Original Sins #1-5I know that the event anthology books are kind of pointless, but there’s something about them that always draws me in.  It’s weird how long ago Original Sin feels to me now, mostly because the series had little impact on things (aside, I guess, from Thor).  Anyway, this series featured a Young Avengers story by Ryan North and Ramon Villalobos, which was amusing enough.  North wrote The Midas Flesh, which was excellent, and is involved with Adventure Time, and he brings a unique brand of humour to his comics.  Some of the other stories in these issues were quite good.  The introduction to Deathlok caught my eye, and I liked the Doctor Doom story by James Robinson and Alex Maleev.  I know that the Dum Dum Dugan and Nick Fury story by Al Ewing and Butch Guice made a lot of people angry (doing away with a long-standing Marvel character like it does), but Ewing really nailed the different voices there.  Of course, the best thing in this whole series is the two page strip by Chip Zdarsky that has a number of heroes confessing their own ‘original sins’.

Silver Surfer #7 – With another fine done-in-one story, Dan Slott and Michael Allred make me wonder why I’m not picking this book up every month.  In this issue, Dawn gets separated from the Surfer, causing him and his board to reflect on all that she’s meant to them both since they started travelling together.  I like the way that Slott is making the board into a character in this comic, as it helps humanize the Surfer, who can usually be a pretty dull character.

Thor #3 – I’m increasingly impressed with Jason Aaron and Russell Dauterman’s work on this new series.  Aaron’s Thor has been pretty inconsistent, but with the new female character wielding the hammer, the book has been injected with a lot of new energy.  Dauterman’s work is terrific, and I think I’m going to have to pick up the next issue, which will feature the first meeting between New Thor and Regular Thor.

The Unwritten Vol. 2: Apocalypse #3-6 – It took me a bit to get back into Tom Taylor’s world, as I feel that Mike Carey is covering a lot of old ground, and that this series really lost momentum during its terrible Fables crossover and subsequent relaunch.  Where before, this book felt fresh, now it really feels like it’s just limping towards its finish line.  I’ve missed these characters, but with the exception of Pauly the Rabbit, I’m a little tired of seeing them go through the same old thing, even if it is amplified some.

The Week in Manga:

20th Century Boys Vol. 20 – As Naoki Urasawa gets closer and closer to the end of this long, long manga series, the book just keeps getting more and more exciting.  Kanna goes to kill the Friend in his palace, while Otcho and Yukiji meet an old acquaintance who knows a lot about the Friend’s plans.  At the same time, we check in with Kanna’s mother, who is working to stop the next biological attack.  Years of planning are paying off in a big way, and I find myself getting more and more excited about reading this classic series.  It really is incredible in its scope, but also in its character detail.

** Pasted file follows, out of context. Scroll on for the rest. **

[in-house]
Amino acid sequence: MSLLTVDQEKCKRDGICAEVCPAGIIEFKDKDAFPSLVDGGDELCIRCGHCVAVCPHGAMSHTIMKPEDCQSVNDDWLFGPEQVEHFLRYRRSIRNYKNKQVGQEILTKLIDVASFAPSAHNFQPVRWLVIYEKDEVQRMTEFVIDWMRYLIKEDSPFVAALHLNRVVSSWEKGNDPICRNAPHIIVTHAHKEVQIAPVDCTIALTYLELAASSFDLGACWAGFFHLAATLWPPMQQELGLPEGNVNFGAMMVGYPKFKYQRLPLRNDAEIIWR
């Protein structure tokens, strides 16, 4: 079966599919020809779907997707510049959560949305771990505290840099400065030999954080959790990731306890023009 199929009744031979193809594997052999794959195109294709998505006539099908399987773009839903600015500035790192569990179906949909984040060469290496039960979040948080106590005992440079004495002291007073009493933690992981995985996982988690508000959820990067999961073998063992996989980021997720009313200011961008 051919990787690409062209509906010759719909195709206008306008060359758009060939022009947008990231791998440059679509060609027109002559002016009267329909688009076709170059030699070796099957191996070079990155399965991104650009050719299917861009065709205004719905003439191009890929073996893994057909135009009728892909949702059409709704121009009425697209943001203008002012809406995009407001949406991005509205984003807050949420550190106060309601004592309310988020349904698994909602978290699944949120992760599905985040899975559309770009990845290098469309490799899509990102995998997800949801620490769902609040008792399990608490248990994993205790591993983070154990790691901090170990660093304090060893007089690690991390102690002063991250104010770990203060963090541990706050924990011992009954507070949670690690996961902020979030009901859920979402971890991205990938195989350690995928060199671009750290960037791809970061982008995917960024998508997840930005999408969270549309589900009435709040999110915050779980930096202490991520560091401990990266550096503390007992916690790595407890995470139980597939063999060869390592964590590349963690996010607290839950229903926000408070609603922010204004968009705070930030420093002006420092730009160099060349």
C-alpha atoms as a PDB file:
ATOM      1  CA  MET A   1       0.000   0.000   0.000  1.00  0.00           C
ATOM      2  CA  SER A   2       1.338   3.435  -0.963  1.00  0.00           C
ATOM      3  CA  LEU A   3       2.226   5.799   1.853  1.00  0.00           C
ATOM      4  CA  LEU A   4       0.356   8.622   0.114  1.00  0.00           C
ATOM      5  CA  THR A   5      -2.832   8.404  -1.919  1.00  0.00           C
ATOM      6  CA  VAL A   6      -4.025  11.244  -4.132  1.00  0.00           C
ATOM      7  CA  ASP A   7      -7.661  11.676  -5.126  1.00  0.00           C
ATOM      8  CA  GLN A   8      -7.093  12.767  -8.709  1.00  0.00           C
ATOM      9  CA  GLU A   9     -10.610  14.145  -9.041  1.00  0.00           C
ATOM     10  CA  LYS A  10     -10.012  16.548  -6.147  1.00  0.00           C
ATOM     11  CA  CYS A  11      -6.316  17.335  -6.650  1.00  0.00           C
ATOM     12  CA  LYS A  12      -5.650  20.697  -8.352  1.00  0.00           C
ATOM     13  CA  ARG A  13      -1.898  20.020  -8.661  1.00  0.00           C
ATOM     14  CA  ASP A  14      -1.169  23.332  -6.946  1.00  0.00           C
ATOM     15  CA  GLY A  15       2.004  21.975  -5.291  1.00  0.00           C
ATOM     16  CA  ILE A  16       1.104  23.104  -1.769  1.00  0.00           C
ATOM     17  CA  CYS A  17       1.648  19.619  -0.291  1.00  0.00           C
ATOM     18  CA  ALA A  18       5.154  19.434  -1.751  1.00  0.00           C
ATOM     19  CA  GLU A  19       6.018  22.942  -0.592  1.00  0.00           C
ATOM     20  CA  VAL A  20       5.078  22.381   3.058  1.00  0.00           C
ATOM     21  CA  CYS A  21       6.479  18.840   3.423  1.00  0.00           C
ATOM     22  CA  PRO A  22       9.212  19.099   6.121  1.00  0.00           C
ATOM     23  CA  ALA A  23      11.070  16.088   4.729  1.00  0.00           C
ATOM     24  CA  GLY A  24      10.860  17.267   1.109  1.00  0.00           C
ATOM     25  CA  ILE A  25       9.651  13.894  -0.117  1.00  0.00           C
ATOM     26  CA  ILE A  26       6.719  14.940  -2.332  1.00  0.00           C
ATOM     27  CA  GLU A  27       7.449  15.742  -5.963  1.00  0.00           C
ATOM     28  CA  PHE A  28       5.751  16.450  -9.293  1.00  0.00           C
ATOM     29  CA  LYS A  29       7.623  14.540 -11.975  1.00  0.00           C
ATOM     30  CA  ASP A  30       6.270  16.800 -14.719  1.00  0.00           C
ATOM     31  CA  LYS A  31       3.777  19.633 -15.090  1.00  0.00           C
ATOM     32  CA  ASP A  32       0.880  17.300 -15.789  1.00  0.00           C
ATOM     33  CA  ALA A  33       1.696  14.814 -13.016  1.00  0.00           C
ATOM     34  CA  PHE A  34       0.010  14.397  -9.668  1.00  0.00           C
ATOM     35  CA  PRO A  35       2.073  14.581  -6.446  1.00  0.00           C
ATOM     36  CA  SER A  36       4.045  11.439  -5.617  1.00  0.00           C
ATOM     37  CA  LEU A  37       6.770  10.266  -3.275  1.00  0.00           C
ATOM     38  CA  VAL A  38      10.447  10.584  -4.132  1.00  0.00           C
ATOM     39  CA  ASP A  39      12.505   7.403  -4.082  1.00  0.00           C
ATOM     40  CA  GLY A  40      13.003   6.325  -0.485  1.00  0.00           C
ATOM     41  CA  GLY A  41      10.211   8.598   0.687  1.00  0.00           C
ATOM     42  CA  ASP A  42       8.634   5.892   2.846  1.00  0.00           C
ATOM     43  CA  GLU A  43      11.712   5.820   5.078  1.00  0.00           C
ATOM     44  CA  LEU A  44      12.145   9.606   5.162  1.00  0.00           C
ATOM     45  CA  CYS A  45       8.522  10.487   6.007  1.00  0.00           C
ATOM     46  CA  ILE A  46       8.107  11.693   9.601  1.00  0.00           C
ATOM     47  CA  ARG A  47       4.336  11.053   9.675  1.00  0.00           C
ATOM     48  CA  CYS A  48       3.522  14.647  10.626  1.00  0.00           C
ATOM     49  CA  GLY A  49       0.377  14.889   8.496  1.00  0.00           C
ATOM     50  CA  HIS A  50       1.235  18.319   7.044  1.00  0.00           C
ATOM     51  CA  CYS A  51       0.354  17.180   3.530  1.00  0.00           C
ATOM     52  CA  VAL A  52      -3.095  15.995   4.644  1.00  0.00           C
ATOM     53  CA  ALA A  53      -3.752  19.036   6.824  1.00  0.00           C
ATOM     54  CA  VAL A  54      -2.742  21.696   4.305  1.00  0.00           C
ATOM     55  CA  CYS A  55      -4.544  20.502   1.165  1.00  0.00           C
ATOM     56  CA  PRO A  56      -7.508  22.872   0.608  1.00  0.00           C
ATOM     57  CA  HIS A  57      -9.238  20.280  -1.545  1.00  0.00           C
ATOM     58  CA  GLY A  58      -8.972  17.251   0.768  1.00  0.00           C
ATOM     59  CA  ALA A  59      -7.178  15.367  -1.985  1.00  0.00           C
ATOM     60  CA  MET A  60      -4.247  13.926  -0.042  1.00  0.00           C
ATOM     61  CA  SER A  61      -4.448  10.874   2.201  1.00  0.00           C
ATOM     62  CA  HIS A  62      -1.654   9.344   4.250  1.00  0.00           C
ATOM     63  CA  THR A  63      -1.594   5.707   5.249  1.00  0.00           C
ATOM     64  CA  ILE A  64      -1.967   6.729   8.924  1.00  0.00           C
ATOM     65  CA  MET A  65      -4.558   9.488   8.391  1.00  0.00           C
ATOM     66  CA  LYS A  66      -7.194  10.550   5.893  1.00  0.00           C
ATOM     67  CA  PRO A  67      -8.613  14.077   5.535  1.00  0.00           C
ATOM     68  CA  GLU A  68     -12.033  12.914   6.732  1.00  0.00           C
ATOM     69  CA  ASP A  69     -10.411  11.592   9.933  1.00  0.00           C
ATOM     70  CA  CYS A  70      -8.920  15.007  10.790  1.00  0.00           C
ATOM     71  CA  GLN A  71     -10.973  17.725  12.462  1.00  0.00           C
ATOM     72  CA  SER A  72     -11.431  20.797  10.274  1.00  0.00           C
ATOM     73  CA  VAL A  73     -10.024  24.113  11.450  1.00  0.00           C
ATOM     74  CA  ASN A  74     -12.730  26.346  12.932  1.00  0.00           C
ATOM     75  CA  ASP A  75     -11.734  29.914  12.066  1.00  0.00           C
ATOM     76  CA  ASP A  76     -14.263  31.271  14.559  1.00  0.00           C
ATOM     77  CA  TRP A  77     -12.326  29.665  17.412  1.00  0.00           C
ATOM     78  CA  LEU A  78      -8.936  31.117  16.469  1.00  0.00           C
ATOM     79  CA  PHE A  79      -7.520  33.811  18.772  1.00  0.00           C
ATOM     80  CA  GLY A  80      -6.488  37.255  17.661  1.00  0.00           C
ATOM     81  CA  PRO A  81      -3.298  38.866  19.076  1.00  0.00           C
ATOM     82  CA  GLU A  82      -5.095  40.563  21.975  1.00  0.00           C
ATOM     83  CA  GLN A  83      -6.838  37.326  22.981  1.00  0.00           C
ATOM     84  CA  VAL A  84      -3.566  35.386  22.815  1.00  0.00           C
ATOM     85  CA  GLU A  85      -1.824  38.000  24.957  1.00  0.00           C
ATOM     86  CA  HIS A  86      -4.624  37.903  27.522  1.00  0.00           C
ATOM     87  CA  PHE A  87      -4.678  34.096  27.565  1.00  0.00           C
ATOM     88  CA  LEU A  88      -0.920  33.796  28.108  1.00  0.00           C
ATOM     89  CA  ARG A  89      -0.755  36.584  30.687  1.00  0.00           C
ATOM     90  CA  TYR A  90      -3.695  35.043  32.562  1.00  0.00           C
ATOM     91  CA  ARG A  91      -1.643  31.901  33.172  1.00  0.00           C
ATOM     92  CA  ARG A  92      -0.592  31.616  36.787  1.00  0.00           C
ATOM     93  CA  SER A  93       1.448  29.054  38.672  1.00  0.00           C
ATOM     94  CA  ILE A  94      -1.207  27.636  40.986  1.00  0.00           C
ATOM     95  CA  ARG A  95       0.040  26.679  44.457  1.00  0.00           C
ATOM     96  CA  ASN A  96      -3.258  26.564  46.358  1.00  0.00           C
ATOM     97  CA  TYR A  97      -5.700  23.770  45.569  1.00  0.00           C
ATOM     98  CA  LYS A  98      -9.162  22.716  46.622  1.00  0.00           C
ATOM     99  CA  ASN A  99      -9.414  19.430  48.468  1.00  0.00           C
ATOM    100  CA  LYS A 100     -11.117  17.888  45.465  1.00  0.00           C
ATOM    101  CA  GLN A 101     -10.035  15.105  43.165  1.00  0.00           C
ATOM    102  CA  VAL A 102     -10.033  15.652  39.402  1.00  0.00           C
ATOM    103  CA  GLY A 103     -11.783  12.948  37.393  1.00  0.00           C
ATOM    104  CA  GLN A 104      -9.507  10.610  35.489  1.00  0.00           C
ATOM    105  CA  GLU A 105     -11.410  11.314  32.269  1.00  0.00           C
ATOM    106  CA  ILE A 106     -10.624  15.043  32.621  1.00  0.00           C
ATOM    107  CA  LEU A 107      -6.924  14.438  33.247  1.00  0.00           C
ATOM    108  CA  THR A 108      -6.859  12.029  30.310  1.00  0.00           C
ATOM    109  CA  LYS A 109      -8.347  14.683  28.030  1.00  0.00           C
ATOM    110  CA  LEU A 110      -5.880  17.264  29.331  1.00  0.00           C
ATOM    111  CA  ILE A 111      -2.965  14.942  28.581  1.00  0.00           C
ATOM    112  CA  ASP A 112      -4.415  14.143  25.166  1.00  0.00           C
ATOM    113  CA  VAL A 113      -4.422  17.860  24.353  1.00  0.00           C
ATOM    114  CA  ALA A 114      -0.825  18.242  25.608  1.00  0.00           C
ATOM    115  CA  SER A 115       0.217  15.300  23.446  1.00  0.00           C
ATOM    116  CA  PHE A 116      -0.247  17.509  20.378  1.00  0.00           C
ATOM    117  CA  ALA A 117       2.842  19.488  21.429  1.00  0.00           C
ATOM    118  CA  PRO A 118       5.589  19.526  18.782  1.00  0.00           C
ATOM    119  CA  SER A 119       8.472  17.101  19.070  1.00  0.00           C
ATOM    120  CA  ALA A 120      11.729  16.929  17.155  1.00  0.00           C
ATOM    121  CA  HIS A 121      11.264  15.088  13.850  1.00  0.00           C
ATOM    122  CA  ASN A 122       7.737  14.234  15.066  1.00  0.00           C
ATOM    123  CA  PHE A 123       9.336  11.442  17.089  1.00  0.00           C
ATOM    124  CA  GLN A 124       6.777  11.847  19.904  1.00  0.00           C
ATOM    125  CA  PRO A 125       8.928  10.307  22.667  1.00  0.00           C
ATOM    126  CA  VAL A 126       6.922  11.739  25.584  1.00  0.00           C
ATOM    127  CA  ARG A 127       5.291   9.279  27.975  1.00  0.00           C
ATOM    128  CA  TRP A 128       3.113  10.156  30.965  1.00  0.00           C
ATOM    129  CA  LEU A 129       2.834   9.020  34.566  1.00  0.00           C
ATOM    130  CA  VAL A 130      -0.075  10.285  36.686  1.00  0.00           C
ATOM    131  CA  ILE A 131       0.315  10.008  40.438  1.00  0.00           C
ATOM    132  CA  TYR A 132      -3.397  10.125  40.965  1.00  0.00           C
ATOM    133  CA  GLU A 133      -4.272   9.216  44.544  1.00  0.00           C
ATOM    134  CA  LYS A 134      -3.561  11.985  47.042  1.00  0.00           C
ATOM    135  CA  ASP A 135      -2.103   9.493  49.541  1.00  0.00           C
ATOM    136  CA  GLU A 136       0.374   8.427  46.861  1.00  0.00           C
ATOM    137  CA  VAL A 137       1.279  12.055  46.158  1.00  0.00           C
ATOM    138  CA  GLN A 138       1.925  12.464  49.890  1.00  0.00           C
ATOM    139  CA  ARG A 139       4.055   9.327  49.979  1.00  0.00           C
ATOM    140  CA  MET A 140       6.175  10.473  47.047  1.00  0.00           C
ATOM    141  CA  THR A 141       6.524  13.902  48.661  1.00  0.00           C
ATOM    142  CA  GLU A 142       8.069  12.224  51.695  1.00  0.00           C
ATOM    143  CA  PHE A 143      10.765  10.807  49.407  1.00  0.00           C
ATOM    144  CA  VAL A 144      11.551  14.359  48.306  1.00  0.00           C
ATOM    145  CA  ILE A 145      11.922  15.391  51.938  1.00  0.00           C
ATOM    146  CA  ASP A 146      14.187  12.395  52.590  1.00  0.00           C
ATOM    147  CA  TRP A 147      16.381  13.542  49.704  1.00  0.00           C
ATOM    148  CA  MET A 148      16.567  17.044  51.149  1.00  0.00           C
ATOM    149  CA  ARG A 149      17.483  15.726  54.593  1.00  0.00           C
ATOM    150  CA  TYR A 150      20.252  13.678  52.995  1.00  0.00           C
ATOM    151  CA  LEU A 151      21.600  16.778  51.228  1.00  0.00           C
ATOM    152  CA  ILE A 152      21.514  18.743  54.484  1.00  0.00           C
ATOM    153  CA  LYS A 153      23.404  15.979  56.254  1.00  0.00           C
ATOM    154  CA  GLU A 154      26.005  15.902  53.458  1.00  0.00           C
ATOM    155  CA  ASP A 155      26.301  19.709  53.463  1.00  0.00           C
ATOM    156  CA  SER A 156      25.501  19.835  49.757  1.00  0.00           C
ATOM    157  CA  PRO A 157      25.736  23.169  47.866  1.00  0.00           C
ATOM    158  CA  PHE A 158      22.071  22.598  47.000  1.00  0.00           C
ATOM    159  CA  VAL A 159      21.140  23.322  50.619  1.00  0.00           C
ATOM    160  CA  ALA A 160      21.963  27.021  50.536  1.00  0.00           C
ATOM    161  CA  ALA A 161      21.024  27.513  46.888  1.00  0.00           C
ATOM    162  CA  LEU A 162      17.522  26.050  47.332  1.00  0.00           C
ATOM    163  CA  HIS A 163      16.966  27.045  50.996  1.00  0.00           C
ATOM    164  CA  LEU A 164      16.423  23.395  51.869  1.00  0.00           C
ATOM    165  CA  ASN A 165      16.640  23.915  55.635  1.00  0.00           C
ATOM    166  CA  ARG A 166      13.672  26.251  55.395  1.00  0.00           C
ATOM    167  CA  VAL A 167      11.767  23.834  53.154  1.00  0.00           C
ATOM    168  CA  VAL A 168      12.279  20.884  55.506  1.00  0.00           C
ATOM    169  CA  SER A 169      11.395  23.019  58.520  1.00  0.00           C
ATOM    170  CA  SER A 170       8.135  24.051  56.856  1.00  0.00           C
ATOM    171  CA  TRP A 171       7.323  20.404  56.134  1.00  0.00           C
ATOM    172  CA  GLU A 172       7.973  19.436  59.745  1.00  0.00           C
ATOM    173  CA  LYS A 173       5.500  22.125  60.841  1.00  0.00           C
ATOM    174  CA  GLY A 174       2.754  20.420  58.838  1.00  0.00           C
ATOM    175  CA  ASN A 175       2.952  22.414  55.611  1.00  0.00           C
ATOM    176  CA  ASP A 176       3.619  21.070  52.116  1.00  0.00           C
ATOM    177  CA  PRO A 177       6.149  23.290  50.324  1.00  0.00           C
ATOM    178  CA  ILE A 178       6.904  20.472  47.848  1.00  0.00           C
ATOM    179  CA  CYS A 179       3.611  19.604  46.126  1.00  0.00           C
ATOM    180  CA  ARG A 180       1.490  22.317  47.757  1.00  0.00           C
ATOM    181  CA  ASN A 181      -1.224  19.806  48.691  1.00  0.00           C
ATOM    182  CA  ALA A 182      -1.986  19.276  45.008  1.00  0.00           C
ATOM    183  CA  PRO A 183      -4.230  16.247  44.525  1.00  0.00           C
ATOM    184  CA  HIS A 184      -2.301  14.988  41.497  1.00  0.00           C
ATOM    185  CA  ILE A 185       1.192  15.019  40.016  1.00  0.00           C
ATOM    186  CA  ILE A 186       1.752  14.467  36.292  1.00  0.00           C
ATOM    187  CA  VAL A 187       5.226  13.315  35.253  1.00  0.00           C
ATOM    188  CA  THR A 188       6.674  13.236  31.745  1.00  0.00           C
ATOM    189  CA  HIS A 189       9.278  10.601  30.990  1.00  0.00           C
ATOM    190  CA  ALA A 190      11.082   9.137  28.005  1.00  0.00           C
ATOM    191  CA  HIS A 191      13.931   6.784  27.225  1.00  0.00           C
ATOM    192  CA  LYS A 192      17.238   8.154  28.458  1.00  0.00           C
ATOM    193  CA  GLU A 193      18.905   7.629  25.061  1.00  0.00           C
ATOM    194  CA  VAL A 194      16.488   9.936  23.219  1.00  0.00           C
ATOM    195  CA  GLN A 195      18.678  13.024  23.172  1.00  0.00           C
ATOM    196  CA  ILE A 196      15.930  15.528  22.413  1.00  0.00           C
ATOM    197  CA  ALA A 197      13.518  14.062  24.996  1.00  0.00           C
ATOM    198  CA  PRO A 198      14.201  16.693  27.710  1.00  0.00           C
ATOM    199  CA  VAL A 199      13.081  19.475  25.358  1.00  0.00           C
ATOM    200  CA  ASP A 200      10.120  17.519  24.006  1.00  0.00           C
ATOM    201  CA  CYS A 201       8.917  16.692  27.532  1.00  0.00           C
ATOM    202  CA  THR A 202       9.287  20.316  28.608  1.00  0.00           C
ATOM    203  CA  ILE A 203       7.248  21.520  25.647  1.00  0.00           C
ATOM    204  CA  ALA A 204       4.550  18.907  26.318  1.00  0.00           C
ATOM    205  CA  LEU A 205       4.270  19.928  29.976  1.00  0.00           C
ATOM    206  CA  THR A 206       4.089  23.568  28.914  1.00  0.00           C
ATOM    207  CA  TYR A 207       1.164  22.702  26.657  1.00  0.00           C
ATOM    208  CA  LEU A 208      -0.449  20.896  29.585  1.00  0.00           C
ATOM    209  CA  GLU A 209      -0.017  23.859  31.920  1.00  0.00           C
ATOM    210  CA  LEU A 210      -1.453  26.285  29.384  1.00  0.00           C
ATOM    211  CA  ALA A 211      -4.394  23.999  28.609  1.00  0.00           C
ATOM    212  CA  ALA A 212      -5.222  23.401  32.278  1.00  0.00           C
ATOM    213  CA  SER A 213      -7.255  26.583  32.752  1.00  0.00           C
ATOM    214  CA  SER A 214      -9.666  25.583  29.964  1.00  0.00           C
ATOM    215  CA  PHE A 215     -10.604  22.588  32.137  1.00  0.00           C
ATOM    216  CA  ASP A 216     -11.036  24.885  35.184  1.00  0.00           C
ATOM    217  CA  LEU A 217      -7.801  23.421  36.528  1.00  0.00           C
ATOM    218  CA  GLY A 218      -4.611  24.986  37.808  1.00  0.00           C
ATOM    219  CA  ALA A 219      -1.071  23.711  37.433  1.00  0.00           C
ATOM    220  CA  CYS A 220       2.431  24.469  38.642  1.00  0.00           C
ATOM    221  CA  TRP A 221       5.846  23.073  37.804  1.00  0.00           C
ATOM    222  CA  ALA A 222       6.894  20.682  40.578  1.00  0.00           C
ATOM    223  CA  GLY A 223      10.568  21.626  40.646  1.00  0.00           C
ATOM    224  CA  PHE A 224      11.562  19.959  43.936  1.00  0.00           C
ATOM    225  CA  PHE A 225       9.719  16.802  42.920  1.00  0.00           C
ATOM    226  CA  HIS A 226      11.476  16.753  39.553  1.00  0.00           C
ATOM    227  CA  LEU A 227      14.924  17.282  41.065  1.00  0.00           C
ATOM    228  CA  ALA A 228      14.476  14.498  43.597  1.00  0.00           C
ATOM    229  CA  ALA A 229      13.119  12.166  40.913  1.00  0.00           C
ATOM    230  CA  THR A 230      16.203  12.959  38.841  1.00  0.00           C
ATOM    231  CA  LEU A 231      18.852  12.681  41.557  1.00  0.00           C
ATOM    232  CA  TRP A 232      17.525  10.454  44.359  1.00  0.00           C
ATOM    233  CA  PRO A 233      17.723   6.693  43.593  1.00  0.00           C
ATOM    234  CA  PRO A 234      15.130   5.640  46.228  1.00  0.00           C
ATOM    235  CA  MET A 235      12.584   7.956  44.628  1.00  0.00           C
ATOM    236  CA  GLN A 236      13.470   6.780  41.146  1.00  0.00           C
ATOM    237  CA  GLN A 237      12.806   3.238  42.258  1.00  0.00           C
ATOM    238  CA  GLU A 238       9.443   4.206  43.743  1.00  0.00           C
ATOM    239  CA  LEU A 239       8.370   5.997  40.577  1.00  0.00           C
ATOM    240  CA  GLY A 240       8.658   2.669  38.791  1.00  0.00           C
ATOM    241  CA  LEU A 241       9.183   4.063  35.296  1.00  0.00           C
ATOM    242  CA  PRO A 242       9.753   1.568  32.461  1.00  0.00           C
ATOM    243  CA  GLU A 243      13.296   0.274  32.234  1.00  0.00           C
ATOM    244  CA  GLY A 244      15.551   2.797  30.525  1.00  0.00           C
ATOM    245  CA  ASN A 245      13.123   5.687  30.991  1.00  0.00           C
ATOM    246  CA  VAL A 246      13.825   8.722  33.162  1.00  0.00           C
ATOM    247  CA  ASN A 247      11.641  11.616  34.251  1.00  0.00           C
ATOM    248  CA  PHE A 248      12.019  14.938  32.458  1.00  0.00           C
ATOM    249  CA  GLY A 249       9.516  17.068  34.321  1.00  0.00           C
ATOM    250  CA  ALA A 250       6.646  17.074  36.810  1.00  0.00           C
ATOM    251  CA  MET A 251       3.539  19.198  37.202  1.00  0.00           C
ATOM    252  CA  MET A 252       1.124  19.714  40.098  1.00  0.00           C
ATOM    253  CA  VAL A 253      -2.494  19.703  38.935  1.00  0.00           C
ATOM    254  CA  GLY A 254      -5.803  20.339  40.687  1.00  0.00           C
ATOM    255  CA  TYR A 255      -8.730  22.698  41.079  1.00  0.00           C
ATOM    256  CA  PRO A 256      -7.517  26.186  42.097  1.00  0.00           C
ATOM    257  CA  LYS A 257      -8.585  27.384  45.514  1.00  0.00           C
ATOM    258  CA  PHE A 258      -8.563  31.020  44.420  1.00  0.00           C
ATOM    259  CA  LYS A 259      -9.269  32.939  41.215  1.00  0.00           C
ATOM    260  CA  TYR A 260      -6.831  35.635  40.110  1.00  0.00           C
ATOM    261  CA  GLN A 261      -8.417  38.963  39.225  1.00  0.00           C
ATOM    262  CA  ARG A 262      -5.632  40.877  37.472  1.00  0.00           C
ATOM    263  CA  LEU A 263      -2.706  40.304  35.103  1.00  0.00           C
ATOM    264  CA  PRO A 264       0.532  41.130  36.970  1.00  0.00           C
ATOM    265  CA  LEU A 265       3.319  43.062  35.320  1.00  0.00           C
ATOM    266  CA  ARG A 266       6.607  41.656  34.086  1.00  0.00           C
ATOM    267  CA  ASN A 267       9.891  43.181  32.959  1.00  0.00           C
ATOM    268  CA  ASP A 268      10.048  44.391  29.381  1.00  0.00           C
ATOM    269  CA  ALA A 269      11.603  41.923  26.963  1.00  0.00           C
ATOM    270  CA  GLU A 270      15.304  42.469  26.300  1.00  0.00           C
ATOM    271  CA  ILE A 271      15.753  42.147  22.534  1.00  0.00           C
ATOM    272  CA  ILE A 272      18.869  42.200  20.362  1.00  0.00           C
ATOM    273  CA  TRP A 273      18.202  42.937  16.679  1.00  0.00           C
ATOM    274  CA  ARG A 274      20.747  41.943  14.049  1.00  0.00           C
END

The Week in Graphic Novels:

Grandville Bête Noire

by Bryan Talbot
Bryan Talbot’s Grandville stories are always a delight, and the third in the series, Bête Noir, is no exception.

These large graphic albums could have easily gone off the rails, buried under the weight of Tablot’s central concept, but instead, these books are very well realized, gripping and beautiful adventure stories.

In the world of Grandville, Paris is the most important city in the world.  It has recently shaken off Napoleonic control, and is moving towards democracy.  England has been independent of French control for only about twenty years.  Talking animals are the ruling class, while humans (not so affectionately called ‘doughfaces’) make up a servant underclass, although they are beginning to advocate for their rights.  Oh, Talbot has embraced ‘steampunk’ ideals in designing this world.

Into this mix, we get the machinations of Baron Krapaud, an immensely rich toad, who would like very much to see democracy not gain a foothold in Paris.  He has a plan involving discrediting representational fine arts in favour of the abstract, and in placing automaton soldiers throughout the city to do his bidding.  I know that those two things don’t really go together, but Talbot makes it all make sense, rather wonderfully.

Inspector LeBrock, our usual hero, gets involved when a French detective comes to him for help in solving a closed-door mystery, the murder of an artist set to design an important mural.  LeBrock and his associate, Roderick, make their way to Grandville, and waste little time in getting involved in the intrigue.

Talbot pays homage to James Bond films in this volume, as well as to the Wind in the Willows, through his choice of villain.  I enjoyed the depth of thought put into this book, as well as Talbot’s always amazing artwork.  For such a short book, Talbot packs in a lot of information, and character development, by way of finally giving us a closer look at LeBrock’s past, as he and the high-class prostitute Billie.  Talbot sets up the next volume (presumably) by letting us know that his greatest enemy is about to be released from prison.

I cannot recommend this book, and this series in general, enough.  It is a very solid read.